But something happens. China’s yuan is weakened by 20%. Now, ¥1 is only worth $0.80. The stronger dollar is great, right? America loves strength. But there’s a problem. Now, the $500 Widget the Chinese were importing from America when the currencies were balanced used to cost them ¥500. But their weaker currency means it will now take ¥625 to equal the $500 American cost. So it makes sense for them to buy their own Widgets for ¥600.
Conversely, the Widget American companies were buying domestically for $500 now costs more than importing the Widget from China. Even though it’s still the same ¥600, the drop in their currency strength means American companies can buy it with dollars at a rate of $480.
The stronger dollar means we have more buying power for imports. But it also means we have less selling power because it takes more of the other country’s currency to compensate for the dollar’s strength.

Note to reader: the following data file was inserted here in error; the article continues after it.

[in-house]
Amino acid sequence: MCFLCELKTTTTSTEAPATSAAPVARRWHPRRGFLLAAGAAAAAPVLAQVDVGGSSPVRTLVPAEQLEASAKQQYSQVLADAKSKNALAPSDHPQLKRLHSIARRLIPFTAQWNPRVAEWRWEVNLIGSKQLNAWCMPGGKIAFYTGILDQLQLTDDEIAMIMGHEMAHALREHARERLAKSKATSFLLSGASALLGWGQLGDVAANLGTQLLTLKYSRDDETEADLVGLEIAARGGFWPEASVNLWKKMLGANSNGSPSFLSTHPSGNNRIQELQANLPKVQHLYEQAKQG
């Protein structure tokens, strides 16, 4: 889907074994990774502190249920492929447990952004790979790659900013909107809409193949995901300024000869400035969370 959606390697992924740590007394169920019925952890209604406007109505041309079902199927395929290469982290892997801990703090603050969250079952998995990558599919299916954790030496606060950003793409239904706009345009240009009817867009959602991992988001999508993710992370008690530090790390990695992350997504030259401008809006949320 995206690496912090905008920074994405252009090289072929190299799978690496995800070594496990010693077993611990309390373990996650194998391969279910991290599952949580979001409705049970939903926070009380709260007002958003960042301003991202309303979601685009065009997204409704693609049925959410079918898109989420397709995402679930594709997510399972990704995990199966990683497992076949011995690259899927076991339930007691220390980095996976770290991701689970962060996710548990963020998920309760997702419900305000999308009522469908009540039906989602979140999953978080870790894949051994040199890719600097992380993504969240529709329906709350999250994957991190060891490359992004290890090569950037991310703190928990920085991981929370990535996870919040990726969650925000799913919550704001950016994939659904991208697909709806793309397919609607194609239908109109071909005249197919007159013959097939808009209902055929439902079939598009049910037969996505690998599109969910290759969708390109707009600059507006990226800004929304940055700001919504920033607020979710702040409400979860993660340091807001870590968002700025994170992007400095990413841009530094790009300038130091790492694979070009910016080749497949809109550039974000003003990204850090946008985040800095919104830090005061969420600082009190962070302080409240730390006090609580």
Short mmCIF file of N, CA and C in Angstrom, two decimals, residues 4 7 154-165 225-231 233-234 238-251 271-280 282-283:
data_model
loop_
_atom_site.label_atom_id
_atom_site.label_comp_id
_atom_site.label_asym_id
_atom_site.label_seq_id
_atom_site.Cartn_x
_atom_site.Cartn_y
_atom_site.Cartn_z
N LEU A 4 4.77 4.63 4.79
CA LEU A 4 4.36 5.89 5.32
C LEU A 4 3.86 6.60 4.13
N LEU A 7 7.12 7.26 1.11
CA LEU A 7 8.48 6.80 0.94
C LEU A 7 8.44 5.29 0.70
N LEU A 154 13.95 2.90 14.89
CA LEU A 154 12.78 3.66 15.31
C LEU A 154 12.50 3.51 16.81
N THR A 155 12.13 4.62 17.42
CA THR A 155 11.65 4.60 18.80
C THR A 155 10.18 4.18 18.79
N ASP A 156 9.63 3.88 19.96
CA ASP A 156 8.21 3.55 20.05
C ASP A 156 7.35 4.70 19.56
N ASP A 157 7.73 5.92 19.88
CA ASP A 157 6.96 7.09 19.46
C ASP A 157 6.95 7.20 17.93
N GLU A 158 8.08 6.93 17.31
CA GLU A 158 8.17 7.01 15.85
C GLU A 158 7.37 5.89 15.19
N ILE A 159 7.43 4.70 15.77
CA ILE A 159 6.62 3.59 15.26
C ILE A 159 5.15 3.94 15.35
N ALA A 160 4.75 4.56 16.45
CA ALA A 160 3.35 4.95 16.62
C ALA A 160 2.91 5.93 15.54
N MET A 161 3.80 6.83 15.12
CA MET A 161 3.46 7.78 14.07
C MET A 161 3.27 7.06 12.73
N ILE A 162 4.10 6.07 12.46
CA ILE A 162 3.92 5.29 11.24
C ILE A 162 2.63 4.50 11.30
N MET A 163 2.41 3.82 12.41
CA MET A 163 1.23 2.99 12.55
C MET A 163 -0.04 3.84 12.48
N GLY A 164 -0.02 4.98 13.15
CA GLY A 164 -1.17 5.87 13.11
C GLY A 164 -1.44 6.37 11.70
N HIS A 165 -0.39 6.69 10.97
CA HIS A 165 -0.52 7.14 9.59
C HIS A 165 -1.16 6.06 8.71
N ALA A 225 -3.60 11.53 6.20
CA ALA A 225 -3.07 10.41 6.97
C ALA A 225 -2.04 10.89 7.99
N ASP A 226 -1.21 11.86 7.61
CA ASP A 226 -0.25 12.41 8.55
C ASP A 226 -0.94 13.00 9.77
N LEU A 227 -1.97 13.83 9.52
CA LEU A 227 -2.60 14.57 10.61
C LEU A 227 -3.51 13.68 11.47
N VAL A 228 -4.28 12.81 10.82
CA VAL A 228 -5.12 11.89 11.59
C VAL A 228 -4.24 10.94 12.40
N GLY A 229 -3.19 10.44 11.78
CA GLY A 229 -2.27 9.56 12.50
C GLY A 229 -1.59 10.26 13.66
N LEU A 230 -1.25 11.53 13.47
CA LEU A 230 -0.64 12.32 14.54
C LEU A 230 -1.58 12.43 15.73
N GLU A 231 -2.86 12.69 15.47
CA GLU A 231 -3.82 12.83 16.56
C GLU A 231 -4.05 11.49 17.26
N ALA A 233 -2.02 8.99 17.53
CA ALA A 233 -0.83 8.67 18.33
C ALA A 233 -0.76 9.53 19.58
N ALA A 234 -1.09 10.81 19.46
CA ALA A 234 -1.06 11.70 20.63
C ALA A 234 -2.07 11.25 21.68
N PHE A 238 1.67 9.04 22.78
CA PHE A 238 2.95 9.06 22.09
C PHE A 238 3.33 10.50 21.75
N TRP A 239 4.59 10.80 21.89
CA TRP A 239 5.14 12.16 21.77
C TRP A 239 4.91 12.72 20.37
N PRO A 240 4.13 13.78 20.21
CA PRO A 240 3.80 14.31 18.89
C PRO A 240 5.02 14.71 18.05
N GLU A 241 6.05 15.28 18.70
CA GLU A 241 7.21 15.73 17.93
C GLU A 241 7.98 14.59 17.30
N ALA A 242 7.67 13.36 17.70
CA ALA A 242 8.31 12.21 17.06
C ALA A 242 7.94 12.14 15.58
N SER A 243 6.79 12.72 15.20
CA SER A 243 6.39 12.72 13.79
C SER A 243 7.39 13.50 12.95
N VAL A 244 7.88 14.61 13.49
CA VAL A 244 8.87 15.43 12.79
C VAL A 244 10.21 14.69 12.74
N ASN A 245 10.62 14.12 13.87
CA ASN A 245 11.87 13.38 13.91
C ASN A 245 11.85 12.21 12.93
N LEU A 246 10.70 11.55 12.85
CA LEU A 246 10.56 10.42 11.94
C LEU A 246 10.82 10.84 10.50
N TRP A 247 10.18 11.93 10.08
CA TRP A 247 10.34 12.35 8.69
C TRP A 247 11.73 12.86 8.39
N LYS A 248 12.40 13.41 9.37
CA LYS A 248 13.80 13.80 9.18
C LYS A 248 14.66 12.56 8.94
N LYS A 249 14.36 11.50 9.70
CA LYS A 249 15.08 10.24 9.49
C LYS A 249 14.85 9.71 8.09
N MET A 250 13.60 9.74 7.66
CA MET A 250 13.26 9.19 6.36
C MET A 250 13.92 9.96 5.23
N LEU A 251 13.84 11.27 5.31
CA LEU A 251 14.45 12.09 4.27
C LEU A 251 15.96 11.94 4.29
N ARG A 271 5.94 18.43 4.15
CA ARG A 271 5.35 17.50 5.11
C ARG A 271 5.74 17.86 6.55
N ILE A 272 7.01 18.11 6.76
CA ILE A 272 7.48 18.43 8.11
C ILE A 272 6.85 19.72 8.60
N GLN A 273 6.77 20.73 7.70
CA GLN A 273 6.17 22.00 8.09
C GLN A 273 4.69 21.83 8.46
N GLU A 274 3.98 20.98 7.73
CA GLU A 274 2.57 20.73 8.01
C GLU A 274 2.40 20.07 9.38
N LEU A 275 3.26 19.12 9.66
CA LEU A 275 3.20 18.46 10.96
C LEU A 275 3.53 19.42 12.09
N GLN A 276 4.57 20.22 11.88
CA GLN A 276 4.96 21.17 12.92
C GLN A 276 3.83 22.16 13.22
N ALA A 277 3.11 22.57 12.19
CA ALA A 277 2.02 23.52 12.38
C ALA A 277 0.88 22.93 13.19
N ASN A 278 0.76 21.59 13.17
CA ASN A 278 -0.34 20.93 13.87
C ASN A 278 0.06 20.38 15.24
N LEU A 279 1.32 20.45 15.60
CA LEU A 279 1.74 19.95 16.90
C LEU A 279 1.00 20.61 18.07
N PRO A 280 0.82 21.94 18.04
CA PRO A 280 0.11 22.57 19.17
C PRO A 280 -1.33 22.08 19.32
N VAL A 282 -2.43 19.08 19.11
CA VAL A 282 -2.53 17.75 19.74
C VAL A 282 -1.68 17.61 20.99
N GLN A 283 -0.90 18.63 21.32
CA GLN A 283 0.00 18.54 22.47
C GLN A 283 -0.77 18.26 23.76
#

In short, a strong dollar is good for keeping costs lower for imports but makes it harder for American companies to export their goods. This is what the President was referring to when he Tweeted the strong dollar is “making it more difficult for our great manufacturers like Caterpillar, Boeing, John Deere, our car companies, & others, to compete on a level playing field.”
China’s devaluing their yuan
In an effort to win the trade war, China has been devaluing the yuan. It finally eased up yesterday after the White House condemned them for currency manipulation, which has been frowned upon by the international community for decades. But China has never shied away from things that are frowned upon.
Their weakened currency means their people have less buying power internationally, but the government hopes they won’t notice. And they’re probably right. Despite being a mass exporter, China has been practically isolationist when it comes to importing goods. They like to keep things Made in China and they don’t mind forcing their people to do the same.
To win the trade war faster, President Trump needs the dollar to drop. Tariffs can only do so much and focus on specific goods, while currency manipulation is a universal shift on all imports and exports. With the lower yuan, China is essentially telling the world now’s the time to buy as much from China as possible, stabilizing their economy temporarily as they struggle to cope with the President’s tariffs.